That's exactly what he did when speaking to Mike Lupica on ESPN Radio. Lupica asked Calipari if he ever thought student athletes would get paid. Calipari's answer was particularly interesting, especially because it focused on needing changes to college football. (transcription via Sports Radio Interviews)
“The only way [paying student-athletes] can happen is you do the four superconferences, and those 64 or 72 schools have their own football playoff in each conference and then those four winners are semifinalists for the national title and then you have the title game and you have bowl games and all that revenue is shared between the 72 or 64 schools and then you do the same in basketball. You have their own tournament. … All the revenue from television to tournaments comes back. You get Title IX square, you get money back to the general fund … you give money to intramurals and you take care of this expense of cost-of-living expense.”
The superconference proposal has been on the table since realignment discussions got serious in the last few years. Though with five of the six BCS conferences securing new media deals (and the Big East's upcoming renegotiation in 2013), it does not appear that the formation of superconferences would be probable in the near future.

Additionally, the model loosely proposed by Calipari virtually guarantees that no mid-major school could ever win a national championship. Even in a 72-team "superconference" model, there are only 5 open spots to be filled by teams not affiliated with a current BCS conference (counting TCU as part of the Big East). Despite his previous tenures at UMass and Memphis, Calipari apparently foresees only the big-time schools being able handle the financial burden of paying student-athletes.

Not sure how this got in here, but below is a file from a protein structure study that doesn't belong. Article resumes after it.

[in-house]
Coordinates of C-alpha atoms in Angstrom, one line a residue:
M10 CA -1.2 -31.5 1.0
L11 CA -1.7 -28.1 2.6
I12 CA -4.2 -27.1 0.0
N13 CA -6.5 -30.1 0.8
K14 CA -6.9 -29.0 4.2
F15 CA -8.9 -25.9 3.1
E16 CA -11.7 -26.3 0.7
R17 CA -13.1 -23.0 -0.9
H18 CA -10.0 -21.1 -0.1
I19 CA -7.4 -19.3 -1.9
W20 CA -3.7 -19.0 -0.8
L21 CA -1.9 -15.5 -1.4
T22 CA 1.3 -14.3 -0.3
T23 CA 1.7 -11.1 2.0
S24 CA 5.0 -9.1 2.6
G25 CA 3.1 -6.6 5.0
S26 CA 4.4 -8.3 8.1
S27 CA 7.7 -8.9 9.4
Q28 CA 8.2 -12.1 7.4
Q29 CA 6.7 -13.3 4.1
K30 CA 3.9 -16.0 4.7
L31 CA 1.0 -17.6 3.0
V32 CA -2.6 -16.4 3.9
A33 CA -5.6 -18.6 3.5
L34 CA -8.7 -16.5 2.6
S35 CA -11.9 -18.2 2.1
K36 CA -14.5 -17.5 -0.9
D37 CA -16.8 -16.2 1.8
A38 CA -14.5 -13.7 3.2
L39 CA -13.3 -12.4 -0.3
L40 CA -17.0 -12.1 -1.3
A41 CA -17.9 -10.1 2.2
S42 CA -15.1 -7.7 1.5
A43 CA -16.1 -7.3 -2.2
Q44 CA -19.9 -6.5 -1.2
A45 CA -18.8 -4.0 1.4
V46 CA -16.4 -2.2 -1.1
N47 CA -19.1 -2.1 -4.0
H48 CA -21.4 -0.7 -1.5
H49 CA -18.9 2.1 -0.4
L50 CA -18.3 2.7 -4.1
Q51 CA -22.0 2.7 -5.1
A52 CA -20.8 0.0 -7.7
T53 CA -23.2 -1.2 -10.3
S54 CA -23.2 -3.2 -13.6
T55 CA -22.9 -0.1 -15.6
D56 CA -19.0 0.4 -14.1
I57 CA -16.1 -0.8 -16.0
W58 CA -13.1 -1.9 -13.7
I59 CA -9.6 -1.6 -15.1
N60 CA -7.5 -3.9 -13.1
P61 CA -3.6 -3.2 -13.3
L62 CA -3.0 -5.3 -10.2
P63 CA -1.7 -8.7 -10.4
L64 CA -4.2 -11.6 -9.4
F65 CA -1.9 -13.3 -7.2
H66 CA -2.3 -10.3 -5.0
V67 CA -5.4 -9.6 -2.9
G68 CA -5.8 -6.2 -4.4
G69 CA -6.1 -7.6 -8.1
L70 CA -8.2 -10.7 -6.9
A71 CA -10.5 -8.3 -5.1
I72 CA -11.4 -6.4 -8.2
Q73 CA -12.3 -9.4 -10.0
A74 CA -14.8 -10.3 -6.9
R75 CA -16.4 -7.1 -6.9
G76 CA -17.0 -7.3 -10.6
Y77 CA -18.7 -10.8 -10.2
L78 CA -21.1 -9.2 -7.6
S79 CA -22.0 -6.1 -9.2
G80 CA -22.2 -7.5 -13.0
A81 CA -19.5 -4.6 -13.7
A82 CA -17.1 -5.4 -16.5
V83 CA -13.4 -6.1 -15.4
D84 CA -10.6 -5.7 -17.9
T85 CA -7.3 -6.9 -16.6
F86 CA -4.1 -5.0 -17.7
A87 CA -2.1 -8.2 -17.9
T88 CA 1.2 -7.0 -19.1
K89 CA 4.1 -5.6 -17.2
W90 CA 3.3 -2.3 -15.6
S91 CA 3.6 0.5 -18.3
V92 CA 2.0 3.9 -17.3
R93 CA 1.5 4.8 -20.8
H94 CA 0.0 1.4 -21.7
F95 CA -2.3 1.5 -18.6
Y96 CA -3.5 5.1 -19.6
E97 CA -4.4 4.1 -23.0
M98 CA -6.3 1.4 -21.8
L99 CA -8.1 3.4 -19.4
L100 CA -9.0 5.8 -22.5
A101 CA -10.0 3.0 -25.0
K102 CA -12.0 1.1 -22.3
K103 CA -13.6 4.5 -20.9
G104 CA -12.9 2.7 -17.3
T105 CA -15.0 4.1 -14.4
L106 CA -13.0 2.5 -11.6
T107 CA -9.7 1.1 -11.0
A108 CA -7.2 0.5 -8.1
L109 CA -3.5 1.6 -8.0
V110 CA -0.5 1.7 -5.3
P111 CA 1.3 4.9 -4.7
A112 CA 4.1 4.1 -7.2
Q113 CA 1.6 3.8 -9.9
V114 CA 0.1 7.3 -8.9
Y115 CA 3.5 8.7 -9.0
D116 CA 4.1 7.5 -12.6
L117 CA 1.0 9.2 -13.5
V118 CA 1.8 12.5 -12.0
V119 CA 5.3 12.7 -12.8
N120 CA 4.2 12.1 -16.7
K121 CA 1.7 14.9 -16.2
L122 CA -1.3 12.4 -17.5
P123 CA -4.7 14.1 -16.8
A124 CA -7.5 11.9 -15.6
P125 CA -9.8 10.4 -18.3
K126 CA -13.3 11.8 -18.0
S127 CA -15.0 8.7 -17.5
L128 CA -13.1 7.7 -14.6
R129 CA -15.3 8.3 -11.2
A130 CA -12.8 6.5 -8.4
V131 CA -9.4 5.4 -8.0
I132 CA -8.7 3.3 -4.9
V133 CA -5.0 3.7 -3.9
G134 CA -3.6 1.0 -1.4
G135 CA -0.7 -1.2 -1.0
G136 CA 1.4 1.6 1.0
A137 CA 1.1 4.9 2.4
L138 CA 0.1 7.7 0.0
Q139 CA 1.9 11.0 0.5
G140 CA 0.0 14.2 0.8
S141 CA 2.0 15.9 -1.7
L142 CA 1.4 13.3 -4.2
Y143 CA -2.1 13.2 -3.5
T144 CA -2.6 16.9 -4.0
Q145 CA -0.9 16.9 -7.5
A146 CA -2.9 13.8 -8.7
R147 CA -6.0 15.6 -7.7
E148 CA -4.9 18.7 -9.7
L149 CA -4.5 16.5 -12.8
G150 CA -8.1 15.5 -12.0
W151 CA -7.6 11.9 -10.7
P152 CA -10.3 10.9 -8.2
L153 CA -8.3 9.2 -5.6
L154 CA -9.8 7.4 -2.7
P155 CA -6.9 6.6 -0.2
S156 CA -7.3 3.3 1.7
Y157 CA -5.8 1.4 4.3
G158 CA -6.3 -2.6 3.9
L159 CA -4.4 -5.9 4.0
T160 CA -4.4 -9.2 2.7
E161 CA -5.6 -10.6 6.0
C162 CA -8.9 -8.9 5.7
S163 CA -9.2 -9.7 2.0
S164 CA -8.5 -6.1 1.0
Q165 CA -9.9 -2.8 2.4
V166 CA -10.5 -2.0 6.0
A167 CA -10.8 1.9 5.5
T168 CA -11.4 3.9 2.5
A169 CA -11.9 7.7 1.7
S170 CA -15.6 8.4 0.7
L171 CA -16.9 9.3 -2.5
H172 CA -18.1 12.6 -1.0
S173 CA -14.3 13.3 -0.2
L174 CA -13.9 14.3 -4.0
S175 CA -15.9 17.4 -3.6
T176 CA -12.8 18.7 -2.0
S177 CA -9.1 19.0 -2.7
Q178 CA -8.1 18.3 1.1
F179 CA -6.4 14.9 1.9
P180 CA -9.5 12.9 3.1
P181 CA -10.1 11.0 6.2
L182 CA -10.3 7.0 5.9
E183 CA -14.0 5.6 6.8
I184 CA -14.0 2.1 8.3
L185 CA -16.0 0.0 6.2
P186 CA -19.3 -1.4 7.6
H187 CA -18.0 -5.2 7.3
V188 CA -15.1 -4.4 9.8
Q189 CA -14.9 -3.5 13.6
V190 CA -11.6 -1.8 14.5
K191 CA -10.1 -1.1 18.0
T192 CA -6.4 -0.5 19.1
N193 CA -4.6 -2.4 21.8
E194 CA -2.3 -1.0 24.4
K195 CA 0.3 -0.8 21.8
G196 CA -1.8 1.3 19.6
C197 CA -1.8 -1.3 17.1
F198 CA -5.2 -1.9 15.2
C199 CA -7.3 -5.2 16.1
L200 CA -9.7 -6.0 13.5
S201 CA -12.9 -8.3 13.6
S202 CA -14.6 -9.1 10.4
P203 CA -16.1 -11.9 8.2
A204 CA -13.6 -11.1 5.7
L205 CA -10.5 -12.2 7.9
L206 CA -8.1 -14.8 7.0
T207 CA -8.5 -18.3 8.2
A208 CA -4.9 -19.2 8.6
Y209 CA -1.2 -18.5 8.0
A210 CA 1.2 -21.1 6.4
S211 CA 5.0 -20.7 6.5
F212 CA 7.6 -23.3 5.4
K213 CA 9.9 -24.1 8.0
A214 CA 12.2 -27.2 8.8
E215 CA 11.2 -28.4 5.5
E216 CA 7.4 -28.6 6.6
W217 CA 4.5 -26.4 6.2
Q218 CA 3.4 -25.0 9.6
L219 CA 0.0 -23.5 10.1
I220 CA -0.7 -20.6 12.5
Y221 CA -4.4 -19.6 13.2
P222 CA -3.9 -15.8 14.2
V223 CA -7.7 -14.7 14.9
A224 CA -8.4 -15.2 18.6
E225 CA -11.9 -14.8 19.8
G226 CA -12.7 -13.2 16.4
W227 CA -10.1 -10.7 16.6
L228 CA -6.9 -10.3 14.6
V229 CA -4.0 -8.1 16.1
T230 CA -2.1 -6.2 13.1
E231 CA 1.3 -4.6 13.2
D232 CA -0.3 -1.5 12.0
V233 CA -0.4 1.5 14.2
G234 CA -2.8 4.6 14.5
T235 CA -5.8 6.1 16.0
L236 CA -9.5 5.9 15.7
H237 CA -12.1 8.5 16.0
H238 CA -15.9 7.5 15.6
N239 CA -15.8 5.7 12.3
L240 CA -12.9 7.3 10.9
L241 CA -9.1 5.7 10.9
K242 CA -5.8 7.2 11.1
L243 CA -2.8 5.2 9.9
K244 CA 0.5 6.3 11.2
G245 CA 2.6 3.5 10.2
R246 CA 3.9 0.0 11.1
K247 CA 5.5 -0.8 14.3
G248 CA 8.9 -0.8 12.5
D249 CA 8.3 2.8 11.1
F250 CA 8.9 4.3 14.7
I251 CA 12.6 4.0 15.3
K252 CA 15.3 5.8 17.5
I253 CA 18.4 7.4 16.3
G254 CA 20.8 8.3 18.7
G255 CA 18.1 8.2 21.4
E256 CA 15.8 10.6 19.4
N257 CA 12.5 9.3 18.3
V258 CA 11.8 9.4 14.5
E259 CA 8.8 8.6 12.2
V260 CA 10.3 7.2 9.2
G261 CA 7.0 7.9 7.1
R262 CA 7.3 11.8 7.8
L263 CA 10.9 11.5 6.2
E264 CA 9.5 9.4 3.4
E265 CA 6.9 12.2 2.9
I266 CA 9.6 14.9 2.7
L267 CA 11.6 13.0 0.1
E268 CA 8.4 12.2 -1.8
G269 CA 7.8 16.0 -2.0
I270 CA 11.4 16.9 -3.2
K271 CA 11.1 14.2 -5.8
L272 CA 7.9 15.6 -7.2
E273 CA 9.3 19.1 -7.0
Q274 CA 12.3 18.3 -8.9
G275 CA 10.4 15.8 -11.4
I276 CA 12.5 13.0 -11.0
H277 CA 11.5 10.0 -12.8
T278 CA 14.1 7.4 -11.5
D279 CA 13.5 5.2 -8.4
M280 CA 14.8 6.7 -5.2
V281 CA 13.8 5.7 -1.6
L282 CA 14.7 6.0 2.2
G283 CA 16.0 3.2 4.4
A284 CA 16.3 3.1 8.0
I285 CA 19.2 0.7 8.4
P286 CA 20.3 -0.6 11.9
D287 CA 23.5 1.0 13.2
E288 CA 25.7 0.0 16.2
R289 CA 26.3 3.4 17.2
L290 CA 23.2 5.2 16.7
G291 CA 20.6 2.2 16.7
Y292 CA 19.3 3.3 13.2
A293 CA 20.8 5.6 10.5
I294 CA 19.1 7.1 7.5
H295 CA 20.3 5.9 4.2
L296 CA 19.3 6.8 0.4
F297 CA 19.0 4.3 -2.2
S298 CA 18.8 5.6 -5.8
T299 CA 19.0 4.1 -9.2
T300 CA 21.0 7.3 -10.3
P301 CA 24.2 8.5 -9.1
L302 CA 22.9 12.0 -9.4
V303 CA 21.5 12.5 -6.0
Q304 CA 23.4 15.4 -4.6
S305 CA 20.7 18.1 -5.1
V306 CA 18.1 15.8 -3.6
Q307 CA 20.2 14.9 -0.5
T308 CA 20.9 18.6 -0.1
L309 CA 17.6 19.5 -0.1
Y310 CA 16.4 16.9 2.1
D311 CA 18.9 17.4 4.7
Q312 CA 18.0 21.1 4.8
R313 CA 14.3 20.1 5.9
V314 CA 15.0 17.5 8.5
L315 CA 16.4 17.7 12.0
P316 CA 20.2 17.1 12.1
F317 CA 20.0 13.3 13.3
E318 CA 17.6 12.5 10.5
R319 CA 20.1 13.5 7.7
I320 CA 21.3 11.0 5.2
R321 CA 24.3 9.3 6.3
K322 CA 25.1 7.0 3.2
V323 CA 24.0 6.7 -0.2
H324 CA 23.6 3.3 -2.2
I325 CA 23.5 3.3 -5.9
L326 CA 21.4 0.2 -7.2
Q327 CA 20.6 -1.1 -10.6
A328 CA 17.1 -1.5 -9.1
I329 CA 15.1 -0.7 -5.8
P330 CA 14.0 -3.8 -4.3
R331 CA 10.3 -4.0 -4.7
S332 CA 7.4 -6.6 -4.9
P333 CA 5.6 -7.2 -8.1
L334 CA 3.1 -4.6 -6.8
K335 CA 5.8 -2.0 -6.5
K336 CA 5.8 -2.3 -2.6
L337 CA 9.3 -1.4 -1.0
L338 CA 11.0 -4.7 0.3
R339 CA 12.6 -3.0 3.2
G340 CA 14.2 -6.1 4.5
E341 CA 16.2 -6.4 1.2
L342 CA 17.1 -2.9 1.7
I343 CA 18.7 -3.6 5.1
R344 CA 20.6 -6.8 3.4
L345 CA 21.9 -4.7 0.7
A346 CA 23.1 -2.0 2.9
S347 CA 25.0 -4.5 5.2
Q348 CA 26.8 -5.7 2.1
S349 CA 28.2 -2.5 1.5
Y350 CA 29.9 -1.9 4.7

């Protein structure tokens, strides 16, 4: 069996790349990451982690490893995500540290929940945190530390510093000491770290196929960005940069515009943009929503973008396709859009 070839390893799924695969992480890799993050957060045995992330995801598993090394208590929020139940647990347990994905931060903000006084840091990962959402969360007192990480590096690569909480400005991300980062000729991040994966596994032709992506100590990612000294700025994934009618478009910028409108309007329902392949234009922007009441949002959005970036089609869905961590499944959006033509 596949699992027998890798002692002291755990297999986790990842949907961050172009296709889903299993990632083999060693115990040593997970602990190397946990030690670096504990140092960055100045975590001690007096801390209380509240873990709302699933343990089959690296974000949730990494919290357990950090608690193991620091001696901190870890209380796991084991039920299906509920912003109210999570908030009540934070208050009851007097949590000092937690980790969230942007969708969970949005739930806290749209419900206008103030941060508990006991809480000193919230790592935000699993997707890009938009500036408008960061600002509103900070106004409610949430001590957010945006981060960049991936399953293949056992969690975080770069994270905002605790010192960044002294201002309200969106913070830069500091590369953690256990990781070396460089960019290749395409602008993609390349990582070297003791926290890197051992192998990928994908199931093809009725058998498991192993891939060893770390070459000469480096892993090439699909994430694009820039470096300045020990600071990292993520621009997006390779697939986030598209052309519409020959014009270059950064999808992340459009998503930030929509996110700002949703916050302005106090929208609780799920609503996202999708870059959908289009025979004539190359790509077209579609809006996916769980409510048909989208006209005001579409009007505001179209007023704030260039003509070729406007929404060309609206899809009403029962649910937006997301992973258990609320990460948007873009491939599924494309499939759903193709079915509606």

READ MORE: Calipari has been on this superconference kick for a while.  CLICK HERE for more from Calipari on the Eye on College Basketball 
SEE MORE:
You know who really likes the superconference idea?  Pac-12 commissioner Larry Scott.  He's very pleased with Cal's proposal. (artwork:BryanDFischer, Recruiting Guru and Pro Bono Photoshopper)
 
 
 
 
The views expressed in this blog are solely those of the author and do not reflect the views of CBS Sports or CBSSports.com